Australia is facing drought, fire…the unknown depths of global warming….and political bickering.
I was very impressed with community organisations and grassroots Australians successfully planning, co-operating and standing together through the catastrophic fire weather yesterday. However after politics reared its ugly head, I am wondering if our political class can see why the major parties have lost our respect…and our votes?
As a grassroots Australian, I think that we, the people, ARE sick of the politicisation of everything in the chase for power!
Governments are meant to be leaders. Leaders inform and take people with them.
‘The ties that bind us’ was a phrase I heard this week. These ties do exist. I believe they could and should be the starting point for a new and different route for Australia.
We need an open, ongoing discussion throughout all communities, and an evolving PLAN – a ‘giant whiteboard’ (!!) figuratively speaking, on which all our efforts, worries, information can be listed and shared…a long term PLAN for TRANSITION and HOW we CAN do it, with new jobs, and with respect for all!
Ex-NSW Judge Anthony Whealey and former NSW Nationals MP Troy Grant speaking on The Drum on Monday agreed they were not Climate Change experts but wanted to understand, as do millions of Australians. The whole panel wanted a conversation, a discussion for all of us, about proposals and their consequences, without hype and hysteria, so we can have enough information to make decisions about our future.
Can we hope for a leader with a bi-partisan approach so we can all plan for our future, beyond the next election?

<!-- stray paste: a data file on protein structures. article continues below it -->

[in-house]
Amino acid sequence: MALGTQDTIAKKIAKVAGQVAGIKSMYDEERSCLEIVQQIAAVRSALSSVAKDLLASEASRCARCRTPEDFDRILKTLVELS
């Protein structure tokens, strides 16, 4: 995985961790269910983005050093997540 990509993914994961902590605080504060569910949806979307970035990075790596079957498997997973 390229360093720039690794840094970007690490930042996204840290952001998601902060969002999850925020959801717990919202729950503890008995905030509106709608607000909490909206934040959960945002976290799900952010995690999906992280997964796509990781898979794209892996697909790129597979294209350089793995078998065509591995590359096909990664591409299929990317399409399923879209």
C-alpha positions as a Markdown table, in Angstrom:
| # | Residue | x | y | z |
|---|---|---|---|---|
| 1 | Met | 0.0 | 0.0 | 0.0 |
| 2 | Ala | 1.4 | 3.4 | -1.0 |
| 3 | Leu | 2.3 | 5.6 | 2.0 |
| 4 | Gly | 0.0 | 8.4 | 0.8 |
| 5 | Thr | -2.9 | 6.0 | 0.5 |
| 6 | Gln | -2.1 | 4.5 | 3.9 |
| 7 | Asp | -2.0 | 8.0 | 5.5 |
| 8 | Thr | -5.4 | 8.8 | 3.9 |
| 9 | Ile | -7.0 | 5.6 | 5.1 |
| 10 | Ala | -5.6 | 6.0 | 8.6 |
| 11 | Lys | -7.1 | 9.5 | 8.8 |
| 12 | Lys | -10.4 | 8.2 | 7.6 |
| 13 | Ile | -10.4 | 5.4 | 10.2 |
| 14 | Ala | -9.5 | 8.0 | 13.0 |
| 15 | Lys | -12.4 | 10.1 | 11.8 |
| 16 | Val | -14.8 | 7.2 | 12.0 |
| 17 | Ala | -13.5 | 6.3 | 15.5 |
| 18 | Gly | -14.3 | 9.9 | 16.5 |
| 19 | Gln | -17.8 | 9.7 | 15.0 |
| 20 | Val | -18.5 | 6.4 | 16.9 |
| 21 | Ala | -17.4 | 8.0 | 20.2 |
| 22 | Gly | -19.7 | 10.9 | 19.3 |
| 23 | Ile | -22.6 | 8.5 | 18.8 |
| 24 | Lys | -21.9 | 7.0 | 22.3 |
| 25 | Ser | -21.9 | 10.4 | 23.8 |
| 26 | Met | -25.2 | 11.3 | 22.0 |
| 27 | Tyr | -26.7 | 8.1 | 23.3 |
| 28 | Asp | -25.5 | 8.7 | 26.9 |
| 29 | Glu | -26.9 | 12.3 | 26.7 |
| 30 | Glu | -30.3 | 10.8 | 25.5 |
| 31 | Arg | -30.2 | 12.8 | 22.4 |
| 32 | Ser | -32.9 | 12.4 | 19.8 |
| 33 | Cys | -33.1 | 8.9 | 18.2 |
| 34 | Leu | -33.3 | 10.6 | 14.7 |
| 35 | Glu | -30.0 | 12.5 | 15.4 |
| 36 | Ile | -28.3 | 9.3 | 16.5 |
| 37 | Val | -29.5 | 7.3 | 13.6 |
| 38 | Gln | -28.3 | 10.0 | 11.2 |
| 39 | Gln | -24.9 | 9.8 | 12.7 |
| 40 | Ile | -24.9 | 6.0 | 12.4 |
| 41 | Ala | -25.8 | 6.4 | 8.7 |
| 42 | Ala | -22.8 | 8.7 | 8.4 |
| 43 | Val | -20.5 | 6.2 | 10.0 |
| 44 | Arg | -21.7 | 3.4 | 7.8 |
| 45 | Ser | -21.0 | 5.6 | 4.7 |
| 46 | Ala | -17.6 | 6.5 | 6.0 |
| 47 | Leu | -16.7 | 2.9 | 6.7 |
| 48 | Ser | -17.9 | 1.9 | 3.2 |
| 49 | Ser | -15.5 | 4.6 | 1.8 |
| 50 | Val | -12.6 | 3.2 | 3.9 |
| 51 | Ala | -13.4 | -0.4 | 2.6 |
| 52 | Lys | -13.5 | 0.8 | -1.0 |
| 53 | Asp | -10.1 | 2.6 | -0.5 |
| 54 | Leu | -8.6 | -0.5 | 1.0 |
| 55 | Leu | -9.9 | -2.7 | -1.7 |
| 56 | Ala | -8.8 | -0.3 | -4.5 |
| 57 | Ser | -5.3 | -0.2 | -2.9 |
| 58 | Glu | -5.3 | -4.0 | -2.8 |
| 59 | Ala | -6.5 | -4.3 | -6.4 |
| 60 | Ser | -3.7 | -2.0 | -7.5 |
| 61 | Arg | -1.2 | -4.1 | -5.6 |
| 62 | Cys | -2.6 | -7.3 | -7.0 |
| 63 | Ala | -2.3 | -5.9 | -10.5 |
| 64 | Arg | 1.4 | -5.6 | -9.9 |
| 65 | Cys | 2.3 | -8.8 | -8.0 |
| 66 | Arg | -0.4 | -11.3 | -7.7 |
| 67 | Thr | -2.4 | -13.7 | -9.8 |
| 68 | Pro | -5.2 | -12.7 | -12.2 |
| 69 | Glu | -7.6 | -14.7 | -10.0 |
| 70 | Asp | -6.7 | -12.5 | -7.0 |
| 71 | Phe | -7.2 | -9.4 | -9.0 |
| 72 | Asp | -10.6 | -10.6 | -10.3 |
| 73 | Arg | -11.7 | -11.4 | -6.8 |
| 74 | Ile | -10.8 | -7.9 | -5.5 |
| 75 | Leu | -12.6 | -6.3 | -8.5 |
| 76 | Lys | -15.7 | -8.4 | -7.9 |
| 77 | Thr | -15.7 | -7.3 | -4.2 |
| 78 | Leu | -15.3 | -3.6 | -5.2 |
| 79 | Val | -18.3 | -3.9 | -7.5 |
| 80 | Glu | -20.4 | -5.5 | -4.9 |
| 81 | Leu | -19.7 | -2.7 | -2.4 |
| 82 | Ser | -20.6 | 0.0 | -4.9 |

Lao-Tzu, Chinese philosopher 6th-5th Century BCE, whose writings are thought to have influenced Confucious and Buddha, is quoted by The School of Life as saying:
“‘Nature does not hurry, yet everything is accomplished’…it is particularly important that we remember that certain things—grieving, growing wiser, developing a new relationship—only happen on their own schedule, like the changing of leaves in the fall or the blossoming of the bulbs we planted months ago.
Inspire your team to feel ownership over their work
The intelligent leader will be careful not to speak as if he doubted or distrusted his followers’ ability to do the job suitably. When the work is done, and as he wanted it done, he will be happy if the followers say: ‘This is just the way we wanted it.’
Be strong, but lead with softness
‘Water is fluid, soft, and yielding. But water will wear away rock, which is rigid and cannot yield.’ This is another paradox: What is soft is strong.
There is a clear difference between controlling a team and leading a team, and everyone benefits from the latter. Leading involves an element of collaboration, taking the entire team’s thoughts and experiences into consideration rather than making unilateral decisions.
Be an example
‘A good leader guides by good example. A bad leader resorts to force and intrigue…Being calm and contented himself, he sets an example for his people.’
Both of these passages reflect Lao Tzu’s emphasis on the need to lead by example. Once a person achieves a leadership position in an organization, it’s crucial that they set the tone for the rest of the team.”
Heartfelt best wishes to those NSW and Queensland communities facing the 2019 fires from someone who will never forget the Victorian Ash Wednesday and Black Saturday summers.